As you move through your Wednesday, maybe you could reflect on what community means to you. Where do you find community? How do you create it? What communities are you a part of? I would love to hear your experiences within community. Have a great Wednesday. See you soon!


  1. Ariana, i just want to hug you!

    I have had the same feeling several times with my Crimson Connection group - we are all different ages, creeds, cultures and ethnicities and we are all one big family. I didn't know them 5 months ago and now we are weekly soul-revivers, it's quite magical.

    I really loved your acknowledgement of the Japanese people and their sincerity and respectfulness of their core values - it is quite an amazing thing to behold and such a great lesson for us all. Something i've noticed though that differs between Japan and Chch is the simple embrace. It would be a perfect example of a community overcoming strife if there were the combination of the free hugs and cuddling consolations that i've seen here and that is natural of kiwi people, paired up with the honesty and decency of Japan's orderly society (not that kiwis aren't honest and decent, just that we did have a couple of looters here ruining the good mood!) - it broke my heart to see distraught families reunited and just tap each other on the arm as an acknowledgement rather than give each other a heartfelt hug - it was something i had to get used to when living in Japan but something i truly missed and felt was missing there - the hugs and outpouring of love, the human contact, something so desperately necessary for our survival. It is that part of the soul revival that i loved so much in the Tokyo Baha'i community because we were a mixture of foreigners and Japanese and we respected each others' values but the hugs and openheartedness was as natural as it is in all Baha'i communities around the world - but was so different to the rest of my daily life there.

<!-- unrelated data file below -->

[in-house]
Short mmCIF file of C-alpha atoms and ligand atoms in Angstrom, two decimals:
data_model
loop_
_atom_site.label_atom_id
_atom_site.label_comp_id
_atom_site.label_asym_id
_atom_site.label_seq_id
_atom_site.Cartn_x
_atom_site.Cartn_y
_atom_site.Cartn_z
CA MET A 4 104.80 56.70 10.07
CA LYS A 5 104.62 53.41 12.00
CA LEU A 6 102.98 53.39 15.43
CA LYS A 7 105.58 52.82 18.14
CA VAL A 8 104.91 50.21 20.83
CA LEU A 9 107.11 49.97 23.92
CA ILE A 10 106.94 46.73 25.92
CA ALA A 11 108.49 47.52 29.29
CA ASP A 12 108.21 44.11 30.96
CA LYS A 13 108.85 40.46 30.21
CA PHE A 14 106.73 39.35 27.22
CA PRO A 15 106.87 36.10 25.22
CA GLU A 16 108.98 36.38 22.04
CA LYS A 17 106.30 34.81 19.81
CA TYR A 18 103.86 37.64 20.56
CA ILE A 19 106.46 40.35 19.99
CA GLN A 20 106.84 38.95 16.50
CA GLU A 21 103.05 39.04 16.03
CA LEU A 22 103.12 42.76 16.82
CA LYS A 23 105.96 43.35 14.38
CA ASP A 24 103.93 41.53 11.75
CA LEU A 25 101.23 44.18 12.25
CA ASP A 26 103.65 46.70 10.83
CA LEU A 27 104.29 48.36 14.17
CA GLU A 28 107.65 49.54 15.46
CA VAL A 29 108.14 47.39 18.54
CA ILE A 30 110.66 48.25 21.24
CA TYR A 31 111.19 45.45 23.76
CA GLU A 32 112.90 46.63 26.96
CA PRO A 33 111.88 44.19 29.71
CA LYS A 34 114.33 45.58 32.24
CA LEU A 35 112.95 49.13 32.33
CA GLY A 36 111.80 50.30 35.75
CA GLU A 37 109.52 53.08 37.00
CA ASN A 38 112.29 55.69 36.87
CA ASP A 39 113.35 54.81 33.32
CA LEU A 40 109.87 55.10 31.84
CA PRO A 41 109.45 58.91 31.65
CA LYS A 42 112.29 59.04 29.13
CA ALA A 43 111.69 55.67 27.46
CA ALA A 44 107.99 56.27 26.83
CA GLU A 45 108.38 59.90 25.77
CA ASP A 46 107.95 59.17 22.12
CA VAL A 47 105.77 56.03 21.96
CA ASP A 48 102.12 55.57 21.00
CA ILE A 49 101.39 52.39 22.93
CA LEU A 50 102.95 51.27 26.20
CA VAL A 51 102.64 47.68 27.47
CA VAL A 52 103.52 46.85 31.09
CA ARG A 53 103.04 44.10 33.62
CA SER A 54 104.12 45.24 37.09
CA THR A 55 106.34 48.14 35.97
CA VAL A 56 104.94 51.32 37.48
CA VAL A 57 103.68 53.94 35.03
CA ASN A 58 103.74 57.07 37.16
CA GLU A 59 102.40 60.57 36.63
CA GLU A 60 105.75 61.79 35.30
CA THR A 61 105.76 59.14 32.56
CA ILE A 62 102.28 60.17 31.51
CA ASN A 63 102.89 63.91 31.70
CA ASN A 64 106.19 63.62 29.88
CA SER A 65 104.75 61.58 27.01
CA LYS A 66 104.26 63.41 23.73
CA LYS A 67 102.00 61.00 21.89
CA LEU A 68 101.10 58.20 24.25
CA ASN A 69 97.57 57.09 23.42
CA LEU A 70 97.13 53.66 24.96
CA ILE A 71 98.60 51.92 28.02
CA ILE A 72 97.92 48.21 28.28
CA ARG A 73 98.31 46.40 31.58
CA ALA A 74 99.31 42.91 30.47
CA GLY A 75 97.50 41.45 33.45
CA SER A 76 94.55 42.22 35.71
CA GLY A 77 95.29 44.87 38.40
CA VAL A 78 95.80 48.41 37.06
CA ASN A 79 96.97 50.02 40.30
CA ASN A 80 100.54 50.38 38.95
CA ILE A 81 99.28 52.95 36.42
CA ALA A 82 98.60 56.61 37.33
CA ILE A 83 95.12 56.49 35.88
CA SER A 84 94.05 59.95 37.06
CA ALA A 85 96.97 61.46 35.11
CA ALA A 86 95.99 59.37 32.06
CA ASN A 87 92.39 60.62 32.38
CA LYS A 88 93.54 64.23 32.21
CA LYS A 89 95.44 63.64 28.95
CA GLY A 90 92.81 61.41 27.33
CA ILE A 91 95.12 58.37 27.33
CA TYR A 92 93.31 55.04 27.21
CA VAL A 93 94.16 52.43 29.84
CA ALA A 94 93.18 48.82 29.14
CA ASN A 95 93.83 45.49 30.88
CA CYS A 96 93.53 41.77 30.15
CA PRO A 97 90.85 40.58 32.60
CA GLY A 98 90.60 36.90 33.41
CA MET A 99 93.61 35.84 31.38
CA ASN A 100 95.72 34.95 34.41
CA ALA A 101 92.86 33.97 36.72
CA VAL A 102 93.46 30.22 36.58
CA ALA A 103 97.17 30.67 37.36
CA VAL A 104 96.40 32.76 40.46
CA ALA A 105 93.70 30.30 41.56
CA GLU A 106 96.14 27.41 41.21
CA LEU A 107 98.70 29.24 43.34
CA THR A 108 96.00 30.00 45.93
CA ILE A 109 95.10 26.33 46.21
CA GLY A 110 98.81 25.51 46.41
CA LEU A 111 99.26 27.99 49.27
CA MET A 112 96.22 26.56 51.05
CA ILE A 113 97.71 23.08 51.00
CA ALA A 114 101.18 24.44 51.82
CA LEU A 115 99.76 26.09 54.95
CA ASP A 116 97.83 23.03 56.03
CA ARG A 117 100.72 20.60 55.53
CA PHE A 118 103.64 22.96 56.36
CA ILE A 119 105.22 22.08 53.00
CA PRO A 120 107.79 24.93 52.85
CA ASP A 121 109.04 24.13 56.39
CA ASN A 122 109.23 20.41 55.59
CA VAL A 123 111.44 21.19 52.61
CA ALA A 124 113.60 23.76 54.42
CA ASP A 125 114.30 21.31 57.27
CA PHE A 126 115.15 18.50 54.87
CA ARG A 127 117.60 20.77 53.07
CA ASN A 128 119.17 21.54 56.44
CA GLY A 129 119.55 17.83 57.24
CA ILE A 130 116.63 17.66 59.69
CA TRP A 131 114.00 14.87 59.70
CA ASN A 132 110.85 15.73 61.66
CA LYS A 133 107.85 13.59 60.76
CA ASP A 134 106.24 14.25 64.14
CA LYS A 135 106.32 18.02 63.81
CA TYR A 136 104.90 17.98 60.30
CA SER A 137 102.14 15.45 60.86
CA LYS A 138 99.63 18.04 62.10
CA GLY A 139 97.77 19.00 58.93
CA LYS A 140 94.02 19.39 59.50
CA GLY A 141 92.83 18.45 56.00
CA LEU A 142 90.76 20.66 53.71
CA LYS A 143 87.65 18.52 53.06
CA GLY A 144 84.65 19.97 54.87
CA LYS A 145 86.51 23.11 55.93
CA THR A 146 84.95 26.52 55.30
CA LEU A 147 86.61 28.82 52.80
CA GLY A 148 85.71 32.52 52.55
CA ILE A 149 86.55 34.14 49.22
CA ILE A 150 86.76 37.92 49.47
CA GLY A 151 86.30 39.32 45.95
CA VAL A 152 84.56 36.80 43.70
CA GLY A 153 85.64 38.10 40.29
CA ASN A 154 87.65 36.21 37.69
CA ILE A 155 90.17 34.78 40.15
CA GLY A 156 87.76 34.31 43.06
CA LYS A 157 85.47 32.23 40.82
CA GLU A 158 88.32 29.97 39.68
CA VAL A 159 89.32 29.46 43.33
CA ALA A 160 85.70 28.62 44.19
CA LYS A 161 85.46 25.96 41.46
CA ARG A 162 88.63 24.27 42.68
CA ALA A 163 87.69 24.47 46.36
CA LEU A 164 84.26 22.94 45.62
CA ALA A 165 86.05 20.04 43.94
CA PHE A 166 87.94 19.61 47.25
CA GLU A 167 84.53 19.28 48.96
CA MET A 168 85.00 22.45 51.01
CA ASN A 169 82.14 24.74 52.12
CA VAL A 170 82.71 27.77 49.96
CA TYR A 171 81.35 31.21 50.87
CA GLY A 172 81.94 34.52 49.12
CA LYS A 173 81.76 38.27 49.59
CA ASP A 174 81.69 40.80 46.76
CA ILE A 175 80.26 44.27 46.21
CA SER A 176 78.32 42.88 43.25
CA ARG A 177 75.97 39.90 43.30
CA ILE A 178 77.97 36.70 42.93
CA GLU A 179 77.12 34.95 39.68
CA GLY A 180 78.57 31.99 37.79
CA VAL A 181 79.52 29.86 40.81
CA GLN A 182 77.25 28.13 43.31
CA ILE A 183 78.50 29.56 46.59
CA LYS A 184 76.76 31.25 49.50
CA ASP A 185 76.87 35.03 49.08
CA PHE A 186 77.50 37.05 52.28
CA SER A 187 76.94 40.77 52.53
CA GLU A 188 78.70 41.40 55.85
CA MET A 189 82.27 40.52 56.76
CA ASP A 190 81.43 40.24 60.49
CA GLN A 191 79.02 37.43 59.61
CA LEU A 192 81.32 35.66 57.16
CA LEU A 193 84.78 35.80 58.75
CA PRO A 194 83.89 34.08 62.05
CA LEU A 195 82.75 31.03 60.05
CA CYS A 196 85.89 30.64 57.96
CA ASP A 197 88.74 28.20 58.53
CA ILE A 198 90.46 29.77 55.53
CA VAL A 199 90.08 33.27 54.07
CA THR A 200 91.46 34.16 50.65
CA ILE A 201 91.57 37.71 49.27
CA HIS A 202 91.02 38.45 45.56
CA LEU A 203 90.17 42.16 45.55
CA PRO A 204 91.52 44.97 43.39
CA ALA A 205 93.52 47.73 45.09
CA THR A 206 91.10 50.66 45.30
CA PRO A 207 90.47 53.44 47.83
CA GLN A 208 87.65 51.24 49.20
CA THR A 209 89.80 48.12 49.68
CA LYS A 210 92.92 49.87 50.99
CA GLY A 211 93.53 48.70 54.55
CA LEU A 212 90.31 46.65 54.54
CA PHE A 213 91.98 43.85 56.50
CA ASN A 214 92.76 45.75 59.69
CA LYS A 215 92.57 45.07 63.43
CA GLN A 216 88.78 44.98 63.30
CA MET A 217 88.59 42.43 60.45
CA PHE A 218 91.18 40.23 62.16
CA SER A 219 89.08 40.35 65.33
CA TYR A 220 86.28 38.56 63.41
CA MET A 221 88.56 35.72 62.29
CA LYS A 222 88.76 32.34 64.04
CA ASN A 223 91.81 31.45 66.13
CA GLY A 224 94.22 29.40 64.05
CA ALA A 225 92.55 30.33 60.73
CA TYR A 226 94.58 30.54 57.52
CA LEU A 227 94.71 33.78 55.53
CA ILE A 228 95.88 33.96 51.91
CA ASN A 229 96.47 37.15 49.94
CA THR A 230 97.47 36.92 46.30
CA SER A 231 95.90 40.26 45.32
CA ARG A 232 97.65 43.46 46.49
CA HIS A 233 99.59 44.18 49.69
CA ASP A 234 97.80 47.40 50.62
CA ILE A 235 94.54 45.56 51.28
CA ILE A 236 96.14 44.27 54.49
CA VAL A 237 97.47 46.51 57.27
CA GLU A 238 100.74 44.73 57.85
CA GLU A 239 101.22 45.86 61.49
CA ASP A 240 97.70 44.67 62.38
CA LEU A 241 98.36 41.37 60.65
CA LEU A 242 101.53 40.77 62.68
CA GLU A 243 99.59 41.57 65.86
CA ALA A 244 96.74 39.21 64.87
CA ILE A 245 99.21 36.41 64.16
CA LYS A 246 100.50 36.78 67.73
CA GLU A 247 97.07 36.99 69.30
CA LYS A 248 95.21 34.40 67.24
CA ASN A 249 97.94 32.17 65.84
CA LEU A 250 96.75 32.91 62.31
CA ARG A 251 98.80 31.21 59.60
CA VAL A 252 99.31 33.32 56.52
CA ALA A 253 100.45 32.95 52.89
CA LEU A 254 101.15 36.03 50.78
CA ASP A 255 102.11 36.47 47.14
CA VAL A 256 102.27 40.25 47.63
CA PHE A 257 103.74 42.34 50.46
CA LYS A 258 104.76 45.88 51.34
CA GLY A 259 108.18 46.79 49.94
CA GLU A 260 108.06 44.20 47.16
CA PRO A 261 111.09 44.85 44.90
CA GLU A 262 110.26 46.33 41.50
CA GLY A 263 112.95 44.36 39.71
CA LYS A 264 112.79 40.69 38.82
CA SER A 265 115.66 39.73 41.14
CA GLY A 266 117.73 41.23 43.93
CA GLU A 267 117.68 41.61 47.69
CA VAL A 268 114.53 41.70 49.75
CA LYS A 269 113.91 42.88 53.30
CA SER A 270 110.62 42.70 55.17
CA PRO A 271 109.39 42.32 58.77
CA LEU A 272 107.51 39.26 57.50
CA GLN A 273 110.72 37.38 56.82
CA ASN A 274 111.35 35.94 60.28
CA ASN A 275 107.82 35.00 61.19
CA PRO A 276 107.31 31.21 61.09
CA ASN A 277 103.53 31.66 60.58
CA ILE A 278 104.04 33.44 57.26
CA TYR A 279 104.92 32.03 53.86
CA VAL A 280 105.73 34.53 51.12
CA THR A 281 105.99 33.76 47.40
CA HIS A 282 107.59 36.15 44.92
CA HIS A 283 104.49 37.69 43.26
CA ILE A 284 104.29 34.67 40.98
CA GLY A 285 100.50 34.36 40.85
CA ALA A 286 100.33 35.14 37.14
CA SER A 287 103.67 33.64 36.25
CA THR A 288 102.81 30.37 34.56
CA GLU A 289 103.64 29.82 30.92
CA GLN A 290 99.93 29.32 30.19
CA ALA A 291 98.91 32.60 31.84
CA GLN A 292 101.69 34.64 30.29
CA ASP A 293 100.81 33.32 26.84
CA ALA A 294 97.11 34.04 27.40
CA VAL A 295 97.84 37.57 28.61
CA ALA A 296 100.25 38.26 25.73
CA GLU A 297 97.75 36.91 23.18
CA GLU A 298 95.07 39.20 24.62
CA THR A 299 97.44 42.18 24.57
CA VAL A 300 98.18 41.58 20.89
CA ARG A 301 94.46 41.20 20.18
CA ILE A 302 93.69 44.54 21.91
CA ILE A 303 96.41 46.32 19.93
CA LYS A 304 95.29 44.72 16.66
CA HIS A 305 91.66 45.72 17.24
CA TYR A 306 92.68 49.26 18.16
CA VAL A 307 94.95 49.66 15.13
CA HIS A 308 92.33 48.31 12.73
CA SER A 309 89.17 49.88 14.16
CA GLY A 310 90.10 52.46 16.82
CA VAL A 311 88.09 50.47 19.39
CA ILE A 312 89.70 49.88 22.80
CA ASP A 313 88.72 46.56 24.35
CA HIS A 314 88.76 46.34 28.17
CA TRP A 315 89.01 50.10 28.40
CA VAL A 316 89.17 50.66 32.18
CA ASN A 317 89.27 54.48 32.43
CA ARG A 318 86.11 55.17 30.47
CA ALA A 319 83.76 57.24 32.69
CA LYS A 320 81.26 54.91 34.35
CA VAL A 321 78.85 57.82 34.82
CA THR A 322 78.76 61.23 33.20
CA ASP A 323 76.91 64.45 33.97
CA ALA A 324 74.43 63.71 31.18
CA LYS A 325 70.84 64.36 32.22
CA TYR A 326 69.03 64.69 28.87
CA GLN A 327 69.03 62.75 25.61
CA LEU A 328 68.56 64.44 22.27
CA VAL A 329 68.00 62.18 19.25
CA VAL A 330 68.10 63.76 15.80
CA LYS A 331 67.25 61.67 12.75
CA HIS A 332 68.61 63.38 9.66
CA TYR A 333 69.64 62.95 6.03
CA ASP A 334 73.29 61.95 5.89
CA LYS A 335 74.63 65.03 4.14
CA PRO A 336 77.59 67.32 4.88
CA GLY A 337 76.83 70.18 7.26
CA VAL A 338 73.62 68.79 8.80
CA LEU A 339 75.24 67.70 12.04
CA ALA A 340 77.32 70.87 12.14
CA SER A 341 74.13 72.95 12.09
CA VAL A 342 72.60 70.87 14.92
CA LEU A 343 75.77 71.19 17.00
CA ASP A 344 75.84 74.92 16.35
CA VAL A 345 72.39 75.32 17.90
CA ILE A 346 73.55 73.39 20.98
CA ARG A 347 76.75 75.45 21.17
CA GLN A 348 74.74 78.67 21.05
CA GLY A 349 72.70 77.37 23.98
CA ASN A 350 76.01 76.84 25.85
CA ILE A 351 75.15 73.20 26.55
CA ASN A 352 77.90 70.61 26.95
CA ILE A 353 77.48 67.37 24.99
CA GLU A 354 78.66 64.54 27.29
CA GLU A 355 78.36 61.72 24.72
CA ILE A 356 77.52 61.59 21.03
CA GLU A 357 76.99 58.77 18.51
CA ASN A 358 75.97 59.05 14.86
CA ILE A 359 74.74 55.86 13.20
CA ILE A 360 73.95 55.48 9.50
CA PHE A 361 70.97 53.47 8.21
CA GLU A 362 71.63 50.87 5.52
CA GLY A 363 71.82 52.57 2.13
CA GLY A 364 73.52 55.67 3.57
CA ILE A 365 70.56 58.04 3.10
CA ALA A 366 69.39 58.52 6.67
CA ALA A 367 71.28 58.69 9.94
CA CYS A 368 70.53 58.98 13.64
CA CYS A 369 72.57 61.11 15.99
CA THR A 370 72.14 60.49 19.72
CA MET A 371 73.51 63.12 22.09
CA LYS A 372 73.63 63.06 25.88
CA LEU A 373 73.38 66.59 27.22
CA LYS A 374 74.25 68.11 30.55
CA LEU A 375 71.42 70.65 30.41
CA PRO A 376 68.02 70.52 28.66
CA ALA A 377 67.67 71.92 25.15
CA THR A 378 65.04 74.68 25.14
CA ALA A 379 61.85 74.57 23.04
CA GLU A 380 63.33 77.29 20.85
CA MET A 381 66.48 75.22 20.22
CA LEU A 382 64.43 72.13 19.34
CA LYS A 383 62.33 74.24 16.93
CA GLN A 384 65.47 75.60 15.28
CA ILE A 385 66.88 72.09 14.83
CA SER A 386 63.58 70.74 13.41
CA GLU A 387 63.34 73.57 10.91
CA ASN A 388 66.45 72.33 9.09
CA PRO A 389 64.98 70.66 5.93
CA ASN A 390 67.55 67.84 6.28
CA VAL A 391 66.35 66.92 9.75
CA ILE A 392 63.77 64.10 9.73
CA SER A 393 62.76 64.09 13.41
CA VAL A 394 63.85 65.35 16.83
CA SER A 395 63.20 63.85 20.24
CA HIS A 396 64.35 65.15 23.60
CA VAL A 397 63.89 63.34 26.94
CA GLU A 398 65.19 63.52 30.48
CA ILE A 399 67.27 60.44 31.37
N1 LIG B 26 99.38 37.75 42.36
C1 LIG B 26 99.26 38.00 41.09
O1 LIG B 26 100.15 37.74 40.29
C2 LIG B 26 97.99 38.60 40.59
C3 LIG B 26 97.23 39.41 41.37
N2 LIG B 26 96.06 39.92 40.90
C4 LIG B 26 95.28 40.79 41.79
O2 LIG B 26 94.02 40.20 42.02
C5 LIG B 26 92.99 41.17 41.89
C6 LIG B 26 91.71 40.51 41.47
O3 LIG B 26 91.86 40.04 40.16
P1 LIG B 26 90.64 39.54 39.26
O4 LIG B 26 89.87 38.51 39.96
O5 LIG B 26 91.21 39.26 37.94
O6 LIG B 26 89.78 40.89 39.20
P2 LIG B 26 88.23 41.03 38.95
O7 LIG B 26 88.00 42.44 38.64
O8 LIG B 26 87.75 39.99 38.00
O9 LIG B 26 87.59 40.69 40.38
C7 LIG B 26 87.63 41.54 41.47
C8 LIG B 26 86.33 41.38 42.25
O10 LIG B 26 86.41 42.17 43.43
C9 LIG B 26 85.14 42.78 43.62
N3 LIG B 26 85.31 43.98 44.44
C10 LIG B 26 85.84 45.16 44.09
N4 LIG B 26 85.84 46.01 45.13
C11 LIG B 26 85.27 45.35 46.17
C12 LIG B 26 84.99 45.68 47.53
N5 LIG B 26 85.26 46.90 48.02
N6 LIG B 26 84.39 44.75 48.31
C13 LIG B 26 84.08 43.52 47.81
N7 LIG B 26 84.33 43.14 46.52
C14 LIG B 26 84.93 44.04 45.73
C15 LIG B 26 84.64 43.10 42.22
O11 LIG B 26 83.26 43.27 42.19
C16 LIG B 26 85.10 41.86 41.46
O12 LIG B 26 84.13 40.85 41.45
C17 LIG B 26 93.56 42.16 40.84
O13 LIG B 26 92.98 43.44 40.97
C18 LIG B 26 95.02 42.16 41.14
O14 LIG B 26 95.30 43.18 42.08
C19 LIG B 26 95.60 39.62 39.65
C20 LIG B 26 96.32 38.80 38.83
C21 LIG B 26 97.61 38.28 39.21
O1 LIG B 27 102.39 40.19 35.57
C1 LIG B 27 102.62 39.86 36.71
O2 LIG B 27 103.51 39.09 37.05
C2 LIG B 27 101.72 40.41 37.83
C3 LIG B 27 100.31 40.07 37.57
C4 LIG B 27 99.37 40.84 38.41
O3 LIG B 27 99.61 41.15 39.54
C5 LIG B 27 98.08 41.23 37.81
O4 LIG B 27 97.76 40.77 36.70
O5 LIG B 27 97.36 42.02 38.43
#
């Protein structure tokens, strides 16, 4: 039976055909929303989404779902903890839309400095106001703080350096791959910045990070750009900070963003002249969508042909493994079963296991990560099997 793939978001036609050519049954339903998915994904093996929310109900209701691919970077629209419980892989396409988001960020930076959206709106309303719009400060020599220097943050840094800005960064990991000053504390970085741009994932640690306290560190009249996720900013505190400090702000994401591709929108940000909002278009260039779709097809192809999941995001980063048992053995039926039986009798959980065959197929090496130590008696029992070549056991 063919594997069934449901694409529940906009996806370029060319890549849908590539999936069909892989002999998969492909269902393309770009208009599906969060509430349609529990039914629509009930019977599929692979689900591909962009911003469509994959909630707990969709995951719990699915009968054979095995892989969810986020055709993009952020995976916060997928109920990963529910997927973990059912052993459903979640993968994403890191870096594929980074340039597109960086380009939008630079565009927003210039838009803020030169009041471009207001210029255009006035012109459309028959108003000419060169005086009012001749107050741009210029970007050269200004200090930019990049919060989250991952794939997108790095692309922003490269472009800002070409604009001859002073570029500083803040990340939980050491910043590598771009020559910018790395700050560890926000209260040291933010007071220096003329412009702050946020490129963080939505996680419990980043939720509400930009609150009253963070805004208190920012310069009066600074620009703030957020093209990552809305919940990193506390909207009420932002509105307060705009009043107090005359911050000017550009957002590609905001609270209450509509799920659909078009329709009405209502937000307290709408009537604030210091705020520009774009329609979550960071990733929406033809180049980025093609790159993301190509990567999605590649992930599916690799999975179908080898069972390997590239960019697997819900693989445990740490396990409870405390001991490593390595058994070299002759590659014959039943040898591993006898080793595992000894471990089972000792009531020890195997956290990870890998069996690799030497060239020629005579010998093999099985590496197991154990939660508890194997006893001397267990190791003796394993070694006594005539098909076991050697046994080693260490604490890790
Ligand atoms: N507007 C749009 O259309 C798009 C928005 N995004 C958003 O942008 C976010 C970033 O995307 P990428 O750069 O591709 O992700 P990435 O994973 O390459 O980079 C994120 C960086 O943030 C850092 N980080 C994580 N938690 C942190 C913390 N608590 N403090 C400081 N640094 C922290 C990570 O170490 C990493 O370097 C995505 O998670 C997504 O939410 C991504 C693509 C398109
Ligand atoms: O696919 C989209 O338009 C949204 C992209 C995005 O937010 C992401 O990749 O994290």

Thank you for sharing my story and for sharing your writing date stories - i almost felt present myself! You are such a wondrous soul dear Ariana, and i can't wait to be in your sphere again (where i assure you i will be giving you the biggest hug!)

    much love x

  2. I echo that, Ariana. You are such a wondrous soul, and it is an honour and joy to write with you, and read your words here. Like Pascale, I too am reminded of how we are all one, and how we feel the ripples of what happens in other parts of the world.

    May the people in Japan: those who have been lost and those who have lost; those who are still searching and those who are doing the searches; those who are cold and hungry, and those who are scared and tired be filled with compassion for themselves and others. May all people everywhere who are cold, tired, scared and hungry be filled with love and compassion.

    May we each count our blessings in the hugs we give and receive, and those we remember having received and given.
    May all the people, and beings, on this beautiful,wild, unruly earth find refuge in the warmth of their own love or in the love of another, in whatever form it takes.

    Thanks Ariana for the gift of your colourful, wide open heart(s):), which stretches out to many parts of the world and touches many people. And it invites those who receive it, to do the same.

  3. Thank you both for those beautiful comments. It is an honour to write and create with you both. I look forward for much more collaboration over the months and years ahead!